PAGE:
Assimilation of satellite altimeter data into an eddy-resolving primitive equation model of the North Atlantic Ocean

Oschlies, Andreas (1994) Assimilation of satellite altimeter data into an eddy-resolving primitive equation model of the North Atlantic Ocean (Doctoral thesis/PhD), Christian-Albrechts-Universität Kiel, Kiel, Germany, 129 pp

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The aim of the present study is to develop an efficient assimilation scheme suitable for assimilating satellite altimeter data into a basin-scale eddy-resolving primitive equation model with active thermodynamics. Two alternative methods, referred to as extended nudging and re-initialization, respectively, will be presented and intercompared. The first approach essentially extrapolates the surface observations into the ocean interior using a priori correlations provided by the model climatology. In contrast, the second assimilation procedure emphasizes dynamical relationships and in particular the conservation of temperature and salinity on isopycnals, rather than relying heavily on uncertain statistical correlations. Both methods are tested and found to perform about equally well by running identical twin experiments, in which the model is assumed perfect and generates its own data for assimilation. Twin experiments are further used to compare the assimilation of the altimeter data directly along the satellite ground tracks with the assimilation of preprocessed maps combining all the data within some chosen time window. The results of these experiments indicate that - as far as the assimilation techniques proposed in this study are concerned - assimilation of quasi-synoptic maps is preferential. The actual assimilation experiments are performed with objectively analyzed sea surface height anomalies measured by the U.S. Navy's satellite GEOSAT. Adding the model's mean sea surface to obtain an estimate of absolute dynamic sea level, these maps are then assimilated into the WOCE (World Ocean Circulation Experiment) CME (Community Modelling Effort) model of the North Atlantic Ocean at 5-day intervals covering the year 1987. While the results of the two alternative assimilation procedures were almost indistinguishable in the identical twin experiments using simulated data, marked differences emerge when real altimeter data are used. These differences are shown to arise from different physical and statistical implications of the two assimilation methods. It turns out that a correct treatment of water mass properties is of crucial importance for the success of the assimilation scheme. Only the re-initialization method, which explicitly conserves temperature and salinity on isopycnals, leads to reasonable hydrographic situations, whereas the extended nudging scheme, that uses statistical correlations to infer temperature and salinity from sea surface height measurements, is found to introduce completely unrealistic water masses.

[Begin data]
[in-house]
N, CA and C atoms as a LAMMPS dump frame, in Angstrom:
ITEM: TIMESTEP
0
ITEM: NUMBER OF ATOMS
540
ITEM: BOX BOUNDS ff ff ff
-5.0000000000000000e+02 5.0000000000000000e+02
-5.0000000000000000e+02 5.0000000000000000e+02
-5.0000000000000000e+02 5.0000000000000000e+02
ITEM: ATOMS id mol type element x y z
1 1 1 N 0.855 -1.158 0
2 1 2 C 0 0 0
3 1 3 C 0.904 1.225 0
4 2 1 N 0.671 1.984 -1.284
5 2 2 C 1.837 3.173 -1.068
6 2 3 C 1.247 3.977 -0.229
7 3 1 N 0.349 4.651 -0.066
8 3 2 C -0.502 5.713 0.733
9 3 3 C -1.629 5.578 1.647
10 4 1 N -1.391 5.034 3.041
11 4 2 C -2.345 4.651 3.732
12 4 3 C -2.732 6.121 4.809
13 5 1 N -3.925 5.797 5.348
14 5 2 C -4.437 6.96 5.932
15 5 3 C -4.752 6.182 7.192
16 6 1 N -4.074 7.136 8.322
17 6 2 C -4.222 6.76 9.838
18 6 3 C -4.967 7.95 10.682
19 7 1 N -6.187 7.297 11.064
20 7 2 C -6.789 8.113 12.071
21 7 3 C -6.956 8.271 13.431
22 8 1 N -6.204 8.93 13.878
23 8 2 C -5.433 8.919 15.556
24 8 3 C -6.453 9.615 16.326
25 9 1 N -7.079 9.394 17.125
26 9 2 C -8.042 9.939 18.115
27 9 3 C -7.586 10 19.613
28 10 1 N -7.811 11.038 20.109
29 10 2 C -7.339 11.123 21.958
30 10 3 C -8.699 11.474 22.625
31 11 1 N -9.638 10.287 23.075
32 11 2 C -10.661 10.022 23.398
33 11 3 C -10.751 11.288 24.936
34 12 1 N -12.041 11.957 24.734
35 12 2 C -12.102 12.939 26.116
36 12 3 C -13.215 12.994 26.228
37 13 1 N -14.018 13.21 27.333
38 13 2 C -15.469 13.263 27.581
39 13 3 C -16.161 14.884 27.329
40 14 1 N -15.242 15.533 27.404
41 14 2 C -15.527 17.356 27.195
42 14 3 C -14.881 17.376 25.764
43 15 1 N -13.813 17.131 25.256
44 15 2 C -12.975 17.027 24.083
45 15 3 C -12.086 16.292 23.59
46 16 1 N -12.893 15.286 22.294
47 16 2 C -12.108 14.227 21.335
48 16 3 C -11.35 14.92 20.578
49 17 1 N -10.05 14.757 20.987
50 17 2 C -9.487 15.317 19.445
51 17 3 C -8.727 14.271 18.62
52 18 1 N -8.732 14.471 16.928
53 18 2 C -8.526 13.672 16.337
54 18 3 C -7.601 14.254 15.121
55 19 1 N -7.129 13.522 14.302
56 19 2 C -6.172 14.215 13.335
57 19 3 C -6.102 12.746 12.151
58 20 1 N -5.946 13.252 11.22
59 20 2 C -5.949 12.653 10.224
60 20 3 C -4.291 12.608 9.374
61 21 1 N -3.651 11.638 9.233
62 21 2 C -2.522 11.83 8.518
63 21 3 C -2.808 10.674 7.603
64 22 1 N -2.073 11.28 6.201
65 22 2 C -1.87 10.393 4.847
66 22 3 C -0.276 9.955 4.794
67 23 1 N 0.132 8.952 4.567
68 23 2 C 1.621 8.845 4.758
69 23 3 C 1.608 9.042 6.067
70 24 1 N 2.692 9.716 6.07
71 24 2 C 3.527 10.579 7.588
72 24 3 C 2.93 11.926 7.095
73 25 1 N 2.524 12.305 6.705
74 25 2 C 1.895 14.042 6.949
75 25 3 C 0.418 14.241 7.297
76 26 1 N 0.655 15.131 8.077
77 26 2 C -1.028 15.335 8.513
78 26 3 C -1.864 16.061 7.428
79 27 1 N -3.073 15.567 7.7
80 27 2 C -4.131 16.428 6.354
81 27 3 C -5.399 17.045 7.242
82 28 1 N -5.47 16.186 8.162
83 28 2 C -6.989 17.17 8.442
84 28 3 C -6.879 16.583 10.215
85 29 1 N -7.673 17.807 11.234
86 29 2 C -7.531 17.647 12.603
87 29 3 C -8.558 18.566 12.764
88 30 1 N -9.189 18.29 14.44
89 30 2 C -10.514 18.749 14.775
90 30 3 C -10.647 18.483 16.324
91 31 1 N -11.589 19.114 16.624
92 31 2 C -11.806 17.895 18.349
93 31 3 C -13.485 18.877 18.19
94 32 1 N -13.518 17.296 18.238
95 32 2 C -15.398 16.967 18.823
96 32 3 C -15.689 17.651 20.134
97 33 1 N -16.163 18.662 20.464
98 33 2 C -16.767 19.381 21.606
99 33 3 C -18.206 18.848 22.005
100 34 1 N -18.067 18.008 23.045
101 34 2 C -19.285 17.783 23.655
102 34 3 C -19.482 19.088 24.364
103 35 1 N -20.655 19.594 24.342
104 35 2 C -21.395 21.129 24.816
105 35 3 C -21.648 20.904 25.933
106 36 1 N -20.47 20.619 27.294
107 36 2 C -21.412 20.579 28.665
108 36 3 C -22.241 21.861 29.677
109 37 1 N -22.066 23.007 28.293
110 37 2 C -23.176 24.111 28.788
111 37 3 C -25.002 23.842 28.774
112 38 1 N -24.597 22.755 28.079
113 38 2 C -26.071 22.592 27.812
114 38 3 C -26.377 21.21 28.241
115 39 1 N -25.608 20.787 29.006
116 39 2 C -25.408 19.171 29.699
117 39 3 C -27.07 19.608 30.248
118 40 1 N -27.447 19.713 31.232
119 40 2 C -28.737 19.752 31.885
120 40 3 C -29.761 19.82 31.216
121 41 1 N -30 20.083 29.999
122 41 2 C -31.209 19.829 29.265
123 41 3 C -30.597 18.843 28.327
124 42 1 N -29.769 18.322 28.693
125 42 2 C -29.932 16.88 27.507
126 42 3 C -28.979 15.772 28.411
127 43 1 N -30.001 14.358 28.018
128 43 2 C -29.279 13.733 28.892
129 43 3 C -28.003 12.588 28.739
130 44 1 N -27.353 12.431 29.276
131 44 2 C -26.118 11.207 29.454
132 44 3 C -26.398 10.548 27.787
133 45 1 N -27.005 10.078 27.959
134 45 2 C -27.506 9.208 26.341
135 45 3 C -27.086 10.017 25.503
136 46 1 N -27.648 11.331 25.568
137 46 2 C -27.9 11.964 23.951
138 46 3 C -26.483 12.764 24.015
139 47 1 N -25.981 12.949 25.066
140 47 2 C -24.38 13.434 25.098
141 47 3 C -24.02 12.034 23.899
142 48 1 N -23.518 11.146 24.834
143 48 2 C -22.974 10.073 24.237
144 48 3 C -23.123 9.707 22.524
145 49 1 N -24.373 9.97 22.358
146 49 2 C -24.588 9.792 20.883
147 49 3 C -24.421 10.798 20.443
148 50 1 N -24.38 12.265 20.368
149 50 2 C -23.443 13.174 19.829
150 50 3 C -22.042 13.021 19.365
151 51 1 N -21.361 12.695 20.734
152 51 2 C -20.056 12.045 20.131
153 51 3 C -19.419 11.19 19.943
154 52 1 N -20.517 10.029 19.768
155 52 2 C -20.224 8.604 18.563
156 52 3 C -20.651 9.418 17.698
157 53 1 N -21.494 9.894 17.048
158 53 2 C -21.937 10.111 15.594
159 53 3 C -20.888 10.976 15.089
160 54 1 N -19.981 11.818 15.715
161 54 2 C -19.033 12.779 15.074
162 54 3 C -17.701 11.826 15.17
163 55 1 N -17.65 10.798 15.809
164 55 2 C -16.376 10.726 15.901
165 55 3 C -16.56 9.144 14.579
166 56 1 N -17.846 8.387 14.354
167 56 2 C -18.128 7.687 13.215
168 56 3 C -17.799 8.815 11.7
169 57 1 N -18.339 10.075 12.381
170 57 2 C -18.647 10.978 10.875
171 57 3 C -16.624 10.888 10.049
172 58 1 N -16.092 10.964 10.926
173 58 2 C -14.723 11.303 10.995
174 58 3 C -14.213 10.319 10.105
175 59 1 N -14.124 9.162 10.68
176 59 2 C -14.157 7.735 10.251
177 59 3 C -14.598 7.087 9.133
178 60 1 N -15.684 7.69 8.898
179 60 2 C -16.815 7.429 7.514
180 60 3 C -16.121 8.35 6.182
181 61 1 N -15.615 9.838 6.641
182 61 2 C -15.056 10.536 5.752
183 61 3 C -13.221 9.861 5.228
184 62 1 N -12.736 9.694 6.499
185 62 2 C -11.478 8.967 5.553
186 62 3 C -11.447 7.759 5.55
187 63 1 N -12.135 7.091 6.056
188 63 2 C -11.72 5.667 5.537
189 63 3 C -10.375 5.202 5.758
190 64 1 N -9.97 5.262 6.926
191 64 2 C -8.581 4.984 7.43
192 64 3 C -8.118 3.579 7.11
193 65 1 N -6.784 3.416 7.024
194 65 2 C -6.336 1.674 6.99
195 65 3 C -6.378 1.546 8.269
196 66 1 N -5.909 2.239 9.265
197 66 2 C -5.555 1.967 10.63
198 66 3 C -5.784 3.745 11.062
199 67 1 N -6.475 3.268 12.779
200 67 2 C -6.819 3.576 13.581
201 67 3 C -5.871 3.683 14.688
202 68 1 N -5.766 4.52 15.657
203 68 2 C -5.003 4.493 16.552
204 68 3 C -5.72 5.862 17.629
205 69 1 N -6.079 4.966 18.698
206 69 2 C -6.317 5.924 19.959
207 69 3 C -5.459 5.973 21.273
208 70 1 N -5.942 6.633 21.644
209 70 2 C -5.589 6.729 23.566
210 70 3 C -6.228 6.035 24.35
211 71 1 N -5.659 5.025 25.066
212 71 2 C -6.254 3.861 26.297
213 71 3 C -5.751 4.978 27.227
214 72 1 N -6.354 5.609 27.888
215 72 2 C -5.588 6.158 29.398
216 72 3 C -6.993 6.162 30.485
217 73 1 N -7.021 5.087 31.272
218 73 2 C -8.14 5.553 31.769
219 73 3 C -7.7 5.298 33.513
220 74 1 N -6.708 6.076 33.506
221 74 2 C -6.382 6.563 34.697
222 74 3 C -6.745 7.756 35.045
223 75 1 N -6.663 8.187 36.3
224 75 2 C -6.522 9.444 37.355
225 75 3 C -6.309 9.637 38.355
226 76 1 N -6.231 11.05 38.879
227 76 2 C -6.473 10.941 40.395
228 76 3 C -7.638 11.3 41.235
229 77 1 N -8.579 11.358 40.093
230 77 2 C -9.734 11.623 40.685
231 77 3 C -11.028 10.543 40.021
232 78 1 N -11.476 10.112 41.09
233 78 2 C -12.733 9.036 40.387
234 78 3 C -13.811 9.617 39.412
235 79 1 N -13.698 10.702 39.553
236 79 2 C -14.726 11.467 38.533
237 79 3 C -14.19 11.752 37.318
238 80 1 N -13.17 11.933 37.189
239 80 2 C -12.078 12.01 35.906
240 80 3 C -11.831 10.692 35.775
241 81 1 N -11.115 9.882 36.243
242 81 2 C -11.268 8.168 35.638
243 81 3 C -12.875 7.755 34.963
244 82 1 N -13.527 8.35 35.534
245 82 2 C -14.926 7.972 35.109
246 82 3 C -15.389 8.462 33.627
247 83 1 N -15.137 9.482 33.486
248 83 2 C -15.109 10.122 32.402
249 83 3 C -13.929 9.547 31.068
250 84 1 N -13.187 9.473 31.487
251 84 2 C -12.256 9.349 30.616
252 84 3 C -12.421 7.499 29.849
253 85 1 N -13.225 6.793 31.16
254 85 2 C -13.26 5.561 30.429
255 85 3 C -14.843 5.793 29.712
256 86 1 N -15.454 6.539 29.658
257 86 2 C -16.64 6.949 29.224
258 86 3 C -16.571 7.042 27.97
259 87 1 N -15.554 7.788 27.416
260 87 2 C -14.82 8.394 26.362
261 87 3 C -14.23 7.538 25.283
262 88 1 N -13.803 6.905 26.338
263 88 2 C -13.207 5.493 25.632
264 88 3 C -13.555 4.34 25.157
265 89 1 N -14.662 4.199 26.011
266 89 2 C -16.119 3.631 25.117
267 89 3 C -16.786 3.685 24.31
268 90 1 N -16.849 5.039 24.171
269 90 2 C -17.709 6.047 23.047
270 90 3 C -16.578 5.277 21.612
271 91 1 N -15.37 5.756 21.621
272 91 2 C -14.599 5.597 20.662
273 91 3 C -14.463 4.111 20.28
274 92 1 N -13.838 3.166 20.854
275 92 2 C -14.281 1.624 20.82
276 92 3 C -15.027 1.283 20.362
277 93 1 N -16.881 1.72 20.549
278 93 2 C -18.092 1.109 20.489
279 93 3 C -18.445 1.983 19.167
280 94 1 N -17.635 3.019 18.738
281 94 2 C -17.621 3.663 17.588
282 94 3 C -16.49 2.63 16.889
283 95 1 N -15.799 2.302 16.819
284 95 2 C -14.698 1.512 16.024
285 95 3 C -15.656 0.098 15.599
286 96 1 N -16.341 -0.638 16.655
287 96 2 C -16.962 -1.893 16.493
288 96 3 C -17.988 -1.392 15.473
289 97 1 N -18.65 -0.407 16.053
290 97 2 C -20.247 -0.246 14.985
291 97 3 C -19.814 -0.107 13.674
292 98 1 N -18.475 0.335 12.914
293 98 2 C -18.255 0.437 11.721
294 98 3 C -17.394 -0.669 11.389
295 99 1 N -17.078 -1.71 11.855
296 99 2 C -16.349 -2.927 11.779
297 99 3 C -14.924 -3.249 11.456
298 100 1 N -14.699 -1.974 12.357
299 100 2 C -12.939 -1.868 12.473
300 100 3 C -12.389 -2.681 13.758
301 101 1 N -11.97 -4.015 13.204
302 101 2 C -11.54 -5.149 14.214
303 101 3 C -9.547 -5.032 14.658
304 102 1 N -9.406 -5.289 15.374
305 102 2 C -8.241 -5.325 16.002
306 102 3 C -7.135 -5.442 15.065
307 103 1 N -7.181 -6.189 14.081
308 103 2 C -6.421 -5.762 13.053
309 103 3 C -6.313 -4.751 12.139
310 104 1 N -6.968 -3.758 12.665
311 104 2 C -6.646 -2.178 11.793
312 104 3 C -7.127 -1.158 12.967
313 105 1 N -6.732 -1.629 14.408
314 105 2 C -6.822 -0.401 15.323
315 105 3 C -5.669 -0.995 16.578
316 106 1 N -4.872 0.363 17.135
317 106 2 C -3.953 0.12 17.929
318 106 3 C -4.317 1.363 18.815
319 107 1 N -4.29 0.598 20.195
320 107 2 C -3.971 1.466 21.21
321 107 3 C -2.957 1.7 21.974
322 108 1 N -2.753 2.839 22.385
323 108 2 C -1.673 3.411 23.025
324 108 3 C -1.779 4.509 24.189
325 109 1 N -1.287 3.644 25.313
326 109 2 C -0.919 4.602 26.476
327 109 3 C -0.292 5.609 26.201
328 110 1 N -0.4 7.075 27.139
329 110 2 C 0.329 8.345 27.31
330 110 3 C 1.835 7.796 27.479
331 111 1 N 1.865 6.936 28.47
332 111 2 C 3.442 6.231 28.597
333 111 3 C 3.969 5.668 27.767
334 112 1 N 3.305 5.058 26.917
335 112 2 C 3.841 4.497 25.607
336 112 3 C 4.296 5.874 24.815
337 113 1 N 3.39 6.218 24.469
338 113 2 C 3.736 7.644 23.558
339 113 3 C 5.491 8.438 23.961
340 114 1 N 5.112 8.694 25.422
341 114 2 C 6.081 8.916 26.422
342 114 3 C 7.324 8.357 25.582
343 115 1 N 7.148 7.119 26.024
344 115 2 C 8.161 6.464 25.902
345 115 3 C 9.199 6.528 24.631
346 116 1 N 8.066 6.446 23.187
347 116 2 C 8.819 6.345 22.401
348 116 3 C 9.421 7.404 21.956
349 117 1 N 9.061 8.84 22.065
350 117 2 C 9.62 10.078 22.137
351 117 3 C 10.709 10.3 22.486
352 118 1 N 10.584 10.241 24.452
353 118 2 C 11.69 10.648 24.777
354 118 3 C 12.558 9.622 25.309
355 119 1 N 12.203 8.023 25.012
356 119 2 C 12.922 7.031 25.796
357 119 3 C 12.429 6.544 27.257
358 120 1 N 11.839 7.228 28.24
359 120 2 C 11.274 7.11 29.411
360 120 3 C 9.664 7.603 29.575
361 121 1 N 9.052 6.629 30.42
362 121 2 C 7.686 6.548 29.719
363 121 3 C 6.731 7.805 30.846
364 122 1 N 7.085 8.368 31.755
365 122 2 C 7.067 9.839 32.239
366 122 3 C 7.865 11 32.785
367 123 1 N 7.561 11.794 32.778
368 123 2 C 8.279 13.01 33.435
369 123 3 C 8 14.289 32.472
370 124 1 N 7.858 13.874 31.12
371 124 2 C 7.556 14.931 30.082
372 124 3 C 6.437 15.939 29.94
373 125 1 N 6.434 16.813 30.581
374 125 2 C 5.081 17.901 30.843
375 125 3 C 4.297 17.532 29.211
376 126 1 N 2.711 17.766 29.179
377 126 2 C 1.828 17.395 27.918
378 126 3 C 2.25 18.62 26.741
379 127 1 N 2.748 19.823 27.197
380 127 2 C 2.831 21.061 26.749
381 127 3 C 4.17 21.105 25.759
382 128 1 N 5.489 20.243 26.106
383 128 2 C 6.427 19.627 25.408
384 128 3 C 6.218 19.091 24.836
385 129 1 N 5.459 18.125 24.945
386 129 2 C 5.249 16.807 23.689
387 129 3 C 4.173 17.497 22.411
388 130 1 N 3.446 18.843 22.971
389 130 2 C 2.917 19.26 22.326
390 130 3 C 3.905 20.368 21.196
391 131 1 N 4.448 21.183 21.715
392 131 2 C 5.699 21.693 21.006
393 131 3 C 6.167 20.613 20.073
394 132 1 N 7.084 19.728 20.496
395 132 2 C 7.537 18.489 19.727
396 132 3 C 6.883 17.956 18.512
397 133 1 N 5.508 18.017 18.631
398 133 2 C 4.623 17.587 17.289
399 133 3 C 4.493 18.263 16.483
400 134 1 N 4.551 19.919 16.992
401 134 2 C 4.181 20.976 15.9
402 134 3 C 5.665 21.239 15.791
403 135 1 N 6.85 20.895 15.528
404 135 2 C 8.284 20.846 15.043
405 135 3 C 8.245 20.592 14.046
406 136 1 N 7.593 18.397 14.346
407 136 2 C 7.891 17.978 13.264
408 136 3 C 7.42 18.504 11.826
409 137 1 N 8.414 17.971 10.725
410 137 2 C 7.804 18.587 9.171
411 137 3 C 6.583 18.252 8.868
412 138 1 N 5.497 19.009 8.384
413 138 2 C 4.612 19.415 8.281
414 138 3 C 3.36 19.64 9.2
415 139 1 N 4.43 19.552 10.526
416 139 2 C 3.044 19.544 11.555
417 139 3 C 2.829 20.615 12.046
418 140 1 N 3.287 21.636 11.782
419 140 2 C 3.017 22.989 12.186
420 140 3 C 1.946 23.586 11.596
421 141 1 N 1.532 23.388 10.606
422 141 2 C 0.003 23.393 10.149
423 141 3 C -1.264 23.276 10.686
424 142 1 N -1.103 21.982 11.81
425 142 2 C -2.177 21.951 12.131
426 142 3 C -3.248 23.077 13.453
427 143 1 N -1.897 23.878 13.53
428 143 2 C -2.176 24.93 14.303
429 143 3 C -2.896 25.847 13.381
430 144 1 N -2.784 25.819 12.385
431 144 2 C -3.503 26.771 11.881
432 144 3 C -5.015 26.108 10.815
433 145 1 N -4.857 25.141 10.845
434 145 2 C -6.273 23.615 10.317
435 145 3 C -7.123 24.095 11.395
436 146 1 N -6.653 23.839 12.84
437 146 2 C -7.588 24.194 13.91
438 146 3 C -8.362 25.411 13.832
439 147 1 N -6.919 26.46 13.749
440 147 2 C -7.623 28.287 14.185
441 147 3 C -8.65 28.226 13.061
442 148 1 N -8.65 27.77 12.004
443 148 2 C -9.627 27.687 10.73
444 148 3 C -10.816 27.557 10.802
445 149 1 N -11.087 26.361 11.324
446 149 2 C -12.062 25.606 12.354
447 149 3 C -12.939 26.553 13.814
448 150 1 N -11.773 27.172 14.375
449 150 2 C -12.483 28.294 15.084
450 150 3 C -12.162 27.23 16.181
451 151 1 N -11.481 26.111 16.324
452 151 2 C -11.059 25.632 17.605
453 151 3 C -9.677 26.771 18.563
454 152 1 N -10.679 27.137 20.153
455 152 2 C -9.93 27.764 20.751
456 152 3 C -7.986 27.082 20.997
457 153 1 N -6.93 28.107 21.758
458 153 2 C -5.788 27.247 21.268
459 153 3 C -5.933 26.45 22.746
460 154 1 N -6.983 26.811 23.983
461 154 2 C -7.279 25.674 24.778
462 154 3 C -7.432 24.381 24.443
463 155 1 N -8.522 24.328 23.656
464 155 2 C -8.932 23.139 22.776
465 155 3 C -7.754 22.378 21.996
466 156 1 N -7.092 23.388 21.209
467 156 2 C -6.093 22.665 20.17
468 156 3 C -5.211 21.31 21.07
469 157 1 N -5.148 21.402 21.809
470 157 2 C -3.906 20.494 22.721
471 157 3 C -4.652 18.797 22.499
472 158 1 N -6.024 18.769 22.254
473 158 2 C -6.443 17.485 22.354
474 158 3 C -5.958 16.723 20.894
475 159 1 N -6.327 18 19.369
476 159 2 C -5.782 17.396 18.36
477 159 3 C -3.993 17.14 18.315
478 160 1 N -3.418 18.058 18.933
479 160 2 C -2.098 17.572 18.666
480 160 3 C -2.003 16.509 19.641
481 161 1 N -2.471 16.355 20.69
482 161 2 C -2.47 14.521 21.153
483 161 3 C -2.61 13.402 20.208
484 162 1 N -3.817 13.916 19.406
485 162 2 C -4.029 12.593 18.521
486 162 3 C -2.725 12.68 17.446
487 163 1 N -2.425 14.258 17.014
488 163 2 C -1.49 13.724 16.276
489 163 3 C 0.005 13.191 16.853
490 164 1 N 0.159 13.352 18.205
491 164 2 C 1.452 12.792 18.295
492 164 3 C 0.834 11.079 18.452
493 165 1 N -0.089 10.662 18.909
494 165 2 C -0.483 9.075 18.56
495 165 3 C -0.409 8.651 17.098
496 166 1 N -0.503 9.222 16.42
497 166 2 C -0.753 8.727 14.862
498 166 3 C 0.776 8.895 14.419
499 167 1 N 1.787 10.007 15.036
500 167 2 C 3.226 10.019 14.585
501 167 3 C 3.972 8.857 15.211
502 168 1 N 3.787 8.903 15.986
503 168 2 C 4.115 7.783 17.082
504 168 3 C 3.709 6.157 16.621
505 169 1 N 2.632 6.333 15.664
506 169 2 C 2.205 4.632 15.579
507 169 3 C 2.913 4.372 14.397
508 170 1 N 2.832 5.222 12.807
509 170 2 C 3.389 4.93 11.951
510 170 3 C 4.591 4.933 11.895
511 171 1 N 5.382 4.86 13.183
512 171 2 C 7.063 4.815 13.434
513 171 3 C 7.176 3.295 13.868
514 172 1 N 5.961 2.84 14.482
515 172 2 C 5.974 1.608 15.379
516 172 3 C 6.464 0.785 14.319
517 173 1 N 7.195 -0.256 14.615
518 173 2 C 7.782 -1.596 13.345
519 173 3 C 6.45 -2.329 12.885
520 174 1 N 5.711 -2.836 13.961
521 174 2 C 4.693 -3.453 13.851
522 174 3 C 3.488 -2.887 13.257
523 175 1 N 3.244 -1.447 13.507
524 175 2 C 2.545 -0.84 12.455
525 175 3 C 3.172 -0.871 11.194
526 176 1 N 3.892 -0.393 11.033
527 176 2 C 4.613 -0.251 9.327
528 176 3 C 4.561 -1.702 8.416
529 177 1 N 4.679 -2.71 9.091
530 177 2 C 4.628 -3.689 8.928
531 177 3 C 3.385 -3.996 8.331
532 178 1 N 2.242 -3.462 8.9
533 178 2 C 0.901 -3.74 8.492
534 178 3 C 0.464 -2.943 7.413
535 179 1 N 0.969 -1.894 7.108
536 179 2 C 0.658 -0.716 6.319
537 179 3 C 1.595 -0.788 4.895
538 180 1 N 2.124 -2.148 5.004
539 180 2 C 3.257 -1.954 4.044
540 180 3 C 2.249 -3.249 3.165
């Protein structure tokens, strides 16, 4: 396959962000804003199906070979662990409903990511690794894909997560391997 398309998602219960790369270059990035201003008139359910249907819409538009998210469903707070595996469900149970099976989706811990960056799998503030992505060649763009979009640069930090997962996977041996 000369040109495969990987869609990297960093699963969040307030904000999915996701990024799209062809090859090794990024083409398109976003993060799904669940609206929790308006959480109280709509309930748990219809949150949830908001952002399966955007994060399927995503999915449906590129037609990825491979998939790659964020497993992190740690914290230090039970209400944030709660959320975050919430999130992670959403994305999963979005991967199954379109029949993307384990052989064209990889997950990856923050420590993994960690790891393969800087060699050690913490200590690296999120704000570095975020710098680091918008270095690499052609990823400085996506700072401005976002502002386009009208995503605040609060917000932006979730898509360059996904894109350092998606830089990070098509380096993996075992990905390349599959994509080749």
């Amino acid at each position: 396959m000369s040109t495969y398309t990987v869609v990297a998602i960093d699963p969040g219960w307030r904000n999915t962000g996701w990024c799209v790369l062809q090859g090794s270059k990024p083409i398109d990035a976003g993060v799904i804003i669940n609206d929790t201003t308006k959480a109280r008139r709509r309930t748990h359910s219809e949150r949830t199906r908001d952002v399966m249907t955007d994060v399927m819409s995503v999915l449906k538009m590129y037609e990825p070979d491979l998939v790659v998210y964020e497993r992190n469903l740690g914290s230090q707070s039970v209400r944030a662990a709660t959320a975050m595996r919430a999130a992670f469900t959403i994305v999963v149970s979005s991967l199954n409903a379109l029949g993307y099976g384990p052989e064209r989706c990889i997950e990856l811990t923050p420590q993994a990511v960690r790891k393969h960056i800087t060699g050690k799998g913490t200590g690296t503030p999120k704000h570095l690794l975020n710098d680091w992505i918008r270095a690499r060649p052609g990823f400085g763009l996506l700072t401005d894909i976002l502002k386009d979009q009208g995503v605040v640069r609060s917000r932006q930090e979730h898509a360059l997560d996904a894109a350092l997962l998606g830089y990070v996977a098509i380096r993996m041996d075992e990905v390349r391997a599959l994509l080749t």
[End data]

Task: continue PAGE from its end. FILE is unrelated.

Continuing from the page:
Document Type: Thesis (Doctoral thesis/PhD)
Thesis Advisors: Willebrand, Jürgen
Research affiliation: OceanRep > GEOMAR > FB2 Marine Biogeochemistry > FB2-BM Biogeochemical Modeling
OceanRep > GEOMAR > FB1 Ocean Circulation and Climate Dynamics > FB1-TM Theory and Modeling
Date Deposited: 12 Jul 2018 09:03
Last Modified: 12 Jul 2018 09:03

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